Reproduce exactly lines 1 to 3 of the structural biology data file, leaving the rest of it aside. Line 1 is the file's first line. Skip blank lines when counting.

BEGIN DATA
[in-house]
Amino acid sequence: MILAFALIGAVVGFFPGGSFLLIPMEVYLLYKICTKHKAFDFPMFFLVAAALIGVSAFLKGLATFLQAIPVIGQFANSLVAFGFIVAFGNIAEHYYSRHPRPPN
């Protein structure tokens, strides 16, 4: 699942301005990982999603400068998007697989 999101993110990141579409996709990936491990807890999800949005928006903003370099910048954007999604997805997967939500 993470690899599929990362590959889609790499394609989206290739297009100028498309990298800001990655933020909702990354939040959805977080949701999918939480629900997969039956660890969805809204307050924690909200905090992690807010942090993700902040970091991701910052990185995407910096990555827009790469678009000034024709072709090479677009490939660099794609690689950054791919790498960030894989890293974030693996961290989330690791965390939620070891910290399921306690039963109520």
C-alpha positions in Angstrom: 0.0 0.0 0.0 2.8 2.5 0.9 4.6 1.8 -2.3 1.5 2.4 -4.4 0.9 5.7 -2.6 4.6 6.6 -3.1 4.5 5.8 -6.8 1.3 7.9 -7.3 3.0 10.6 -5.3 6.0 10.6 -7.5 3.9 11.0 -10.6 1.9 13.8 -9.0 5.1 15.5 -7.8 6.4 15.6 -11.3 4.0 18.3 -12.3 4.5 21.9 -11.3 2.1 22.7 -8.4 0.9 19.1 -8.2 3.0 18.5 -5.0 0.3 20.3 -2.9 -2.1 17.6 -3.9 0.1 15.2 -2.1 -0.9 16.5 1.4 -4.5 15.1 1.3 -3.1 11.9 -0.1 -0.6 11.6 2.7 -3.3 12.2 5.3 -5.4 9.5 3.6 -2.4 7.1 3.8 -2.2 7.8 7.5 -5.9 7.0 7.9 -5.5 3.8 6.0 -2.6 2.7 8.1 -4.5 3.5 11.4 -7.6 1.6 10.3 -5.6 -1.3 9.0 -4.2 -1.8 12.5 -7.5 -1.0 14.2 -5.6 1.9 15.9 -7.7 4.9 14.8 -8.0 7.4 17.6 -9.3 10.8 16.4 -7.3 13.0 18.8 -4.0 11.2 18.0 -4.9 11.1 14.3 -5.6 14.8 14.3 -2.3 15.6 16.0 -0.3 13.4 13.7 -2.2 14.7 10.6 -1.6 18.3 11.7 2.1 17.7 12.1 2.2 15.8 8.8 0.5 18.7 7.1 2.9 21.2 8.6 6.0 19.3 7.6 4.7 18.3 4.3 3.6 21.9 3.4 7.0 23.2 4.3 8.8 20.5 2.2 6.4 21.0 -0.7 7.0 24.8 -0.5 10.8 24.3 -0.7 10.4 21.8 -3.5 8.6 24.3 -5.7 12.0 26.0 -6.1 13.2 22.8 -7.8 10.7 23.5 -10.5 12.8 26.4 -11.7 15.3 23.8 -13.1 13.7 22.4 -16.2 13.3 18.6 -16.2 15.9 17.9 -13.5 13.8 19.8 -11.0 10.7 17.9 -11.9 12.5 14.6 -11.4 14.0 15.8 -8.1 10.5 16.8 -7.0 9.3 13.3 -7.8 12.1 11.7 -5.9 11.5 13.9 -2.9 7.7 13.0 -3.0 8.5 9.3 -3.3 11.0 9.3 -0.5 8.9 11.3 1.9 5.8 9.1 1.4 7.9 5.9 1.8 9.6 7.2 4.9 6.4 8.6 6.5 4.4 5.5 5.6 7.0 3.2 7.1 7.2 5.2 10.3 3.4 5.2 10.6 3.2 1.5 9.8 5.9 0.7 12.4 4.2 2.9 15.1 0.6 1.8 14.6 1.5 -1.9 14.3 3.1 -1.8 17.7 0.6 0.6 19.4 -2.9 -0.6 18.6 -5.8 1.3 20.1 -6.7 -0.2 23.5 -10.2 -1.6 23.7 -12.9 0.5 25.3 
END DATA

[in-house]
Amino acid sequence: MILAFALIGAVVGFFPGGSFLLIPMEVYLLYKICTKHKAFDFPMFFLVAAALIGVSAFLKGLATFLQAIPVIGQFANSLVAFGFIVAFGNIAEHYYSRHPRPPN
């Protein structure tokens, strides 16, 4: 699942301005990982999603400068998007697989 999101993110990141579409996709990936491990807890999800949005928006903003370099910048954007999604997805997967939500 993470690899599929990362590959889609790499394609989206290739297009100028498309990298800001990655933020909702990354939040959805977080949701999918939480629900997969039956660890969805809204307050924690909200905090992690807010942090993700902040970091991701910052990185995407910096990555827009790469678009000034024709072709090479677009490939660099794609690689950054791919790498960030894989890293974030693996961290989330690791965390939620070891910290399921306690039963109520």